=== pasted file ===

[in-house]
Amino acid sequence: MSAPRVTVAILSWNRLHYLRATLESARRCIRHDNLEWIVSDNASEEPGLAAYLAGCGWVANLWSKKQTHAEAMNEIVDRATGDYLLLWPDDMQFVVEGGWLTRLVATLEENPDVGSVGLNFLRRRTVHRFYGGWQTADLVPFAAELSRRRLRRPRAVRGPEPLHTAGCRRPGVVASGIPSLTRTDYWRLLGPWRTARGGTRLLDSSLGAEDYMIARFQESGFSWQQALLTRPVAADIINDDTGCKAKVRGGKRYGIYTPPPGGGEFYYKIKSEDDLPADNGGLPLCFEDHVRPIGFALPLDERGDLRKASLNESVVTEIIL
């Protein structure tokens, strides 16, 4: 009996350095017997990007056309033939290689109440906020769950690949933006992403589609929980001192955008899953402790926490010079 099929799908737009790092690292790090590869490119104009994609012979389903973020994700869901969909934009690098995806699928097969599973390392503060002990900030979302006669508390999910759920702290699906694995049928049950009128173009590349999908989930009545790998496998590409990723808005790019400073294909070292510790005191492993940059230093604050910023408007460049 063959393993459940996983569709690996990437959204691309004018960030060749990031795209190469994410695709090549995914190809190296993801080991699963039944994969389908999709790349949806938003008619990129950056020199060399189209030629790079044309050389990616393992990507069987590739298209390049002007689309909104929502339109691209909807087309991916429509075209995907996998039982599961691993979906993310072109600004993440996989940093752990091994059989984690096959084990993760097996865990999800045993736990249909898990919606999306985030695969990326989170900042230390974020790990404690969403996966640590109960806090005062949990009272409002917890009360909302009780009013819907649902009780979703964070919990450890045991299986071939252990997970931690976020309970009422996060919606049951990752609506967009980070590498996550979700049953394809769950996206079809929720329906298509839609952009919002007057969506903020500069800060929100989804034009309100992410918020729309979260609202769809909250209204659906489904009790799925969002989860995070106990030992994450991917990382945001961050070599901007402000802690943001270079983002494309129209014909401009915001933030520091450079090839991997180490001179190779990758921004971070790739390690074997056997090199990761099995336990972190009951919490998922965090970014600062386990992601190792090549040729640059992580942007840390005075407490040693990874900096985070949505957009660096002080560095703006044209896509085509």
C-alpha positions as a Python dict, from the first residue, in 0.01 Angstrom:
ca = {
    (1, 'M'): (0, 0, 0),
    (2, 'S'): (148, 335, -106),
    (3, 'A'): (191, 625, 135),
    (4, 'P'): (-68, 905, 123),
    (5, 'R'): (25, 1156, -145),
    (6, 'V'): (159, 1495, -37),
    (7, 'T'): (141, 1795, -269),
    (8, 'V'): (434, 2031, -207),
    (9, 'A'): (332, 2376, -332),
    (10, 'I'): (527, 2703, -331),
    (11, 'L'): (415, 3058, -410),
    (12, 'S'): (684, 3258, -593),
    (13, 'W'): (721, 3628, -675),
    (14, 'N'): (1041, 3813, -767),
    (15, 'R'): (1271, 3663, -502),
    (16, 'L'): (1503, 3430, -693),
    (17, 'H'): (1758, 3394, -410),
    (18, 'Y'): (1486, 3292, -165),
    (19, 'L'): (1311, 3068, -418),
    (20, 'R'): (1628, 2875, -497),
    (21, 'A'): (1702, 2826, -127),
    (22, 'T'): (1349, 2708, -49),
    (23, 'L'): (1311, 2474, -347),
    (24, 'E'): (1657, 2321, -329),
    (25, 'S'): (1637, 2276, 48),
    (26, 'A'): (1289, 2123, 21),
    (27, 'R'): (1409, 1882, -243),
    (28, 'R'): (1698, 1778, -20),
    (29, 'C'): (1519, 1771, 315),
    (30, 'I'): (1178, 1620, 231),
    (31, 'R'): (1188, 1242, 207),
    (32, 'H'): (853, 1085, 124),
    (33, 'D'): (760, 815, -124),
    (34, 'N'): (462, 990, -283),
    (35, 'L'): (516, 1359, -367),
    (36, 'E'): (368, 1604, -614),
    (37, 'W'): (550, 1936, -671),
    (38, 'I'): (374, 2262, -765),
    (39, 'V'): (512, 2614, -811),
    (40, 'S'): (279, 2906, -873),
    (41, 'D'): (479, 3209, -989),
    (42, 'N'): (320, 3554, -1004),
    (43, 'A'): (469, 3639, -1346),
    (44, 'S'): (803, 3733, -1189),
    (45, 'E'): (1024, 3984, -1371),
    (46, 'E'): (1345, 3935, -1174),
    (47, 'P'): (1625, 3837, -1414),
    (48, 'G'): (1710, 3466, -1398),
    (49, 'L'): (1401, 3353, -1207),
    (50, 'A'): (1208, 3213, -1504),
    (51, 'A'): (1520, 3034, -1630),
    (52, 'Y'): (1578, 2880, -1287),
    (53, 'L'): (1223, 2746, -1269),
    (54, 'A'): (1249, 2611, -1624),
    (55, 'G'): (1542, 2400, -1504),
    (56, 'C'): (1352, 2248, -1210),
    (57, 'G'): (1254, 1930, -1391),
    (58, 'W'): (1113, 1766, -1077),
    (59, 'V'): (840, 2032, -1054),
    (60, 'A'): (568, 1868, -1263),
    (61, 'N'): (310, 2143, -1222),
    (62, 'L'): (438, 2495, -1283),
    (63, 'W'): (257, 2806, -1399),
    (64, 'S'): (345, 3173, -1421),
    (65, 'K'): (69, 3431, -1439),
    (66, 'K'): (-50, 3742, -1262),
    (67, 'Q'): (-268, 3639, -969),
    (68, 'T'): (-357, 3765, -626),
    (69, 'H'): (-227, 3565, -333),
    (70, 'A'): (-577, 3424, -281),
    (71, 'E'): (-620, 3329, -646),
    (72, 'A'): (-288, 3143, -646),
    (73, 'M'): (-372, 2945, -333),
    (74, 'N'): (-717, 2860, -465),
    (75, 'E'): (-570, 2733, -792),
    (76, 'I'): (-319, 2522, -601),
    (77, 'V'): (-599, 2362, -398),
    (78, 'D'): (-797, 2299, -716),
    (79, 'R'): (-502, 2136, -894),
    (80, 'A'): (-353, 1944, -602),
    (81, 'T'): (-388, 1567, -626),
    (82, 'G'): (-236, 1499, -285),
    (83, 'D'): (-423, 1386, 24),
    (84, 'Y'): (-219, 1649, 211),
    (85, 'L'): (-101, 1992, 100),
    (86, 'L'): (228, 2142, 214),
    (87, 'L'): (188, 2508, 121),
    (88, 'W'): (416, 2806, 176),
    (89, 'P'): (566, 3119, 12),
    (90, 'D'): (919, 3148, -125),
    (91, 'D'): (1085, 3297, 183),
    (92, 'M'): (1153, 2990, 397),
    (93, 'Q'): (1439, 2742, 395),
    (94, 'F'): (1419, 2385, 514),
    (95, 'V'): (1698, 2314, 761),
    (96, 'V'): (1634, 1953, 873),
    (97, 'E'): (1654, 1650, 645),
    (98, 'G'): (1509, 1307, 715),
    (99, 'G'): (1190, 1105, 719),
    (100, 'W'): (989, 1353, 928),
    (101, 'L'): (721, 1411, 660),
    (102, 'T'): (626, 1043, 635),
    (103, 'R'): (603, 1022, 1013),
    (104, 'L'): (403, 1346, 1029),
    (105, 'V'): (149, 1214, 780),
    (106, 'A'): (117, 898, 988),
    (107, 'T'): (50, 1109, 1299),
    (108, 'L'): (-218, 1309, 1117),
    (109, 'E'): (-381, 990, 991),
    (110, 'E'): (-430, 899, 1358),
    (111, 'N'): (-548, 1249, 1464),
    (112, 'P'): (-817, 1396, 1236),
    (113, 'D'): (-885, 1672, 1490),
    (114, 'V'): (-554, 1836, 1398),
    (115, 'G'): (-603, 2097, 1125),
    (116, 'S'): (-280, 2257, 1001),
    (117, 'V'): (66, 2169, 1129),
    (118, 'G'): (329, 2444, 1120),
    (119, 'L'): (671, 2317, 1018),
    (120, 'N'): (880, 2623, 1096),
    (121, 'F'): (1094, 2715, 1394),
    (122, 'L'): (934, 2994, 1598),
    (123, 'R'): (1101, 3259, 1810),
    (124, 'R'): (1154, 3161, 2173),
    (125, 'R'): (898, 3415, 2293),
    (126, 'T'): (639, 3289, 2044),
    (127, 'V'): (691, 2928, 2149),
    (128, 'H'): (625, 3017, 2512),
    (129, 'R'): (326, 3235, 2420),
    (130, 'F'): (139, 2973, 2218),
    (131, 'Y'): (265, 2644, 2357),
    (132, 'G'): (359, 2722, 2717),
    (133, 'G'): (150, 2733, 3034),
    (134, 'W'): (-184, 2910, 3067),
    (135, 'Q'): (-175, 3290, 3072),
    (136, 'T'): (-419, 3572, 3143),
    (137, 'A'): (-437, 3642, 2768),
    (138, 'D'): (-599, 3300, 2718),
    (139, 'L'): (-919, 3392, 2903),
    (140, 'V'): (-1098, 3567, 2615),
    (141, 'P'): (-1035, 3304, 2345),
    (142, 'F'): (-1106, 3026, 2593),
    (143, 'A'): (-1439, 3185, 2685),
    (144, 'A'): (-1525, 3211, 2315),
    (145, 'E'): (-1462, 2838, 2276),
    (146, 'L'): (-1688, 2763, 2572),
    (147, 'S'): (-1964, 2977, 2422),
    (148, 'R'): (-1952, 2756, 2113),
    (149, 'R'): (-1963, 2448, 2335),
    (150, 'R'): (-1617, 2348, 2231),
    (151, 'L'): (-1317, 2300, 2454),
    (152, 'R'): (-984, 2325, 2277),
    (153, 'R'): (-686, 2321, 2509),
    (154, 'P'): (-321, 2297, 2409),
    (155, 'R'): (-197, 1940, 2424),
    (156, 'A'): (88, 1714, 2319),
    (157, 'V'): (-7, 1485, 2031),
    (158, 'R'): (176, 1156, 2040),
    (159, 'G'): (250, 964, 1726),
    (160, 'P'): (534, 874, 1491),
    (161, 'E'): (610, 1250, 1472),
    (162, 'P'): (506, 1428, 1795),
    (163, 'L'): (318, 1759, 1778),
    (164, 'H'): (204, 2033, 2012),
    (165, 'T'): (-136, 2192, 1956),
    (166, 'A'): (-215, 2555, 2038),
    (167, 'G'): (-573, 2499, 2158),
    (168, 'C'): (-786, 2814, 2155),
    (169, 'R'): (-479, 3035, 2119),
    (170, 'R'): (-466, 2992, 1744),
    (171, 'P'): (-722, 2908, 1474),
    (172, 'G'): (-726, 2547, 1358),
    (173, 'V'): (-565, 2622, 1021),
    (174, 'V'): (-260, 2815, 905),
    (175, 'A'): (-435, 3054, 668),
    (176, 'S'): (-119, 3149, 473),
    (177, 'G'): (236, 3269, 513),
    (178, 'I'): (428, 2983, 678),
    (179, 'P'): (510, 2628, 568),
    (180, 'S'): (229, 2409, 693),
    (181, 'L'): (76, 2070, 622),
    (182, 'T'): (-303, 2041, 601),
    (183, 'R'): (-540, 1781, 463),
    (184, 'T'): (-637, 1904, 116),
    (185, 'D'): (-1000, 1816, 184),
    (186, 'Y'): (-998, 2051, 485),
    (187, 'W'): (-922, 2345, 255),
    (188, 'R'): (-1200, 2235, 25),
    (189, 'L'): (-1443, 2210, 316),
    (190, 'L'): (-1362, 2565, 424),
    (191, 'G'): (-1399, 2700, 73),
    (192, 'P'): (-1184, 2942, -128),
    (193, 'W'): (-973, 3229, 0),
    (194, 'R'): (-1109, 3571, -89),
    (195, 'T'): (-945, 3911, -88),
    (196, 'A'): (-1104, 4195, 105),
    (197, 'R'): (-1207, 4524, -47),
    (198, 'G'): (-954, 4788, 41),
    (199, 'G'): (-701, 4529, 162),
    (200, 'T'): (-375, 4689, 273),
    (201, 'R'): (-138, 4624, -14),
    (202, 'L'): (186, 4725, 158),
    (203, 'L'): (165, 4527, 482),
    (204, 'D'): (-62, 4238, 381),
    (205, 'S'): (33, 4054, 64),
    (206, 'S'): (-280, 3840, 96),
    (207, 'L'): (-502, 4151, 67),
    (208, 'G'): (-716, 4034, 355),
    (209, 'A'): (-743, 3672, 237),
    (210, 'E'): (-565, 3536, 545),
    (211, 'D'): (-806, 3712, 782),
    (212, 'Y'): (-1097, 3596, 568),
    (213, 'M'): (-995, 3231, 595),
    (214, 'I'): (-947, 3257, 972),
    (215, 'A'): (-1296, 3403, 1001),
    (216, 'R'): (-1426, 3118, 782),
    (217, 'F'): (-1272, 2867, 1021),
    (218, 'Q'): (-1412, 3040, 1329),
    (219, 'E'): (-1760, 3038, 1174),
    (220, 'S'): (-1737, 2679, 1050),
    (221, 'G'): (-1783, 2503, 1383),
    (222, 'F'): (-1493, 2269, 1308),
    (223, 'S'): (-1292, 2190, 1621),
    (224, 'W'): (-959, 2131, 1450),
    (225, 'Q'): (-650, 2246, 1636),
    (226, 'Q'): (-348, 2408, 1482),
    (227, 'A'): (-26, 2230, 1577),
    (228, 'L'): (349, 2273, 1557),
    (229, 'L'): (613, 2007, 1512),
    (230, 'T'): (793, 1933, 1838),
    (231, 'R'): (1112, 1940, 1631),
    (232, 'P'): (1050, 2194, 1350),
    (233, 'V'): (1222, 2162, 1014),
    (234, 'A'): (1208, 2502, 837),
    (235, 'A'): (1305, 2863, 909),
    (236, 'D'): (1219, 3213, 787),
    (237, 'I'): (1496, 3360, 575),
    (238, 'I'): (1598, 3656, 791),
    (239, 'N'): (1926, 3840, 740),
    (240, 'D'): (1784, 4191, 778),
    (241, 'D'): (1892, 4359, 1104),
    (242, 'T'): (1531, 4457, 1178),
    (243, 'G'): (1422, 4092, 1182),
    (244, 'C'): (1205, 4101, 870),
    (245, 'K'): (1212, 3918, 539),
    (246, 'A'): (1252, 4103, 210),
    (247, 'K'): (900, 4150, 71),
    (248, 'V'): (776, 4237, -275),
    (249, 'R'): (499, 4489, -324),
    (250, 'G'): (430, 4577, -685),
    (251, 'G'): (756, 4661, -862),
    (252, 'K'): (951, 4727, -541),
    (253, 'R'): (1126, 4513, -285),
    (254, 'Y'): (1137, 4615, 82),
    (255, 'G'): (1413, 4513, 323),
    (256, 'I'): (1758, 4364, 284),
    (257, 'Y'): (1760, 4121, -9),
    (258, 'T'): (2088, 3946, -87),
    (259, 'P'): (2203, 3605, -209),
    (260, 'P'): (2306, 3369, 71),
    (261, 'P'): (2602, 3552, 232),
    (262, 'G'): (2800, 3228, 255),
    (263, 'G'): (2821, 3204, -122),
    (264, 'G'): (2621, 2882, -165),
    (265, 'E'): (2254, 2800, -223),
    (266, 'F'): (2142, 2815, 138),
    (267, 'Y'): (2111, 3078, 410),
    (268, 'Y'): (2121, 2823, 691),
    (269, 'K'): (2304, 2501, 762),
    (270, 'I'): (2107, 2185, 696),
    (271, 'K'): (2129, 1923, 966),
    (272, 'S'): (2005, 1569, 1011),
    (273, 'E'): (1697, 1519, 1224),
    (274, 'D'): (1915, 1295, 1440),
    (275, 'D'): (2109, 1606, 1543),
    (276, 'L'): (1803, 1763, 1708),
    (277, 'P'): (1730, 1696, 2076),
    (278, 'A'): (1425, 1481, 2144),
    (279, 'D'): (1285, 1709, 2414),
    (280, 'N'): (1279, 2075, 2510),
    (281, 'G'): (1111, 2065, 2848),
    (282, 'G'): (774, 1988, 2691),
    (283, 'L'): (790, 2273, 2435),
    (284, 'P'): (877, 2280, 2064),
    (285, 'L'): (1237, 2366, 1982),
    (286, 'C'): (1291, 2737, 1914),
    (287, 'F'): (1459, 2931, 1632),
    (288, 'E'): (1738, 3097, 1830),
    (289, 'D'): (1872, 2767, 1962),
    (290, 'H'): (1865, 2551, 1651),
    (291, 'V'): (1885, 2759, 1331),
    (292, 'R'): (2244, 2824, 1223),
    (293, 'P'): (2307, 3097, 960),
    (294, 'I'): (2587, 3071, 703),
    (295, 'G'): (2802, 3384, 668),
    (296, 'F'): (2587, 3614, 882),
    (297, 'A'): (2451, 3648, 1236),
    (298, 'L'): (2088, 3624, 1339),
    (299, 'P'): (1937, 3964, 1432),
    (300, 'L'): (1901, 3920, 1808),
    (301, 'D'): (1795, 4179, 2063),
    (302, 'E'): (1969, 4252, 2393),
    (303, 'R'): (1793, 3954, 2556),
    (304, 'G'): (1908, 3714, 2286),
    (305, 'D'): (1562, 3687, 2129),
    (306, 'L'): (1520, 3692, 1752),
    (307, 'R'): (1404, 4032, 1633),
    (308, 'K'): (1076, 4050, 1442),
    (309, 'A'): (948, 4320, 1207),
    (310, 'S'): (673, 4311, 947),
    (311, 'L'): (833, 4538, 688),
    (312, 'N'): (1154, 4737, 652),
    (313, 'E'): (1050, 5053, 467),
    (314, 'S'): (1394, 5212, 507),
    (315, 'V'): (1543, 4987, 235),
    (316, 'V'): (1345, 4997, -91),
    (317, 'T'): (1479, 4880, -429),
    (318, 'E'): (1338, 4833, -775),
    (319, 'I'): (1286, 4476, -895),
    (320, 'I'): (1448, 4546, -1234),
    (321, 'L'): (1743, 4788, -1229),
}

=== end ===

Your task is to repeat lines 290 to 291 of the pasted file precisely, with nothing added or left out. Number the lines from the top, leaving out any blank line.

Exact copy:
    (285, 'L'): (1237, 2366, 1982),
    (286, 'C'): (1291, 2737, 1914),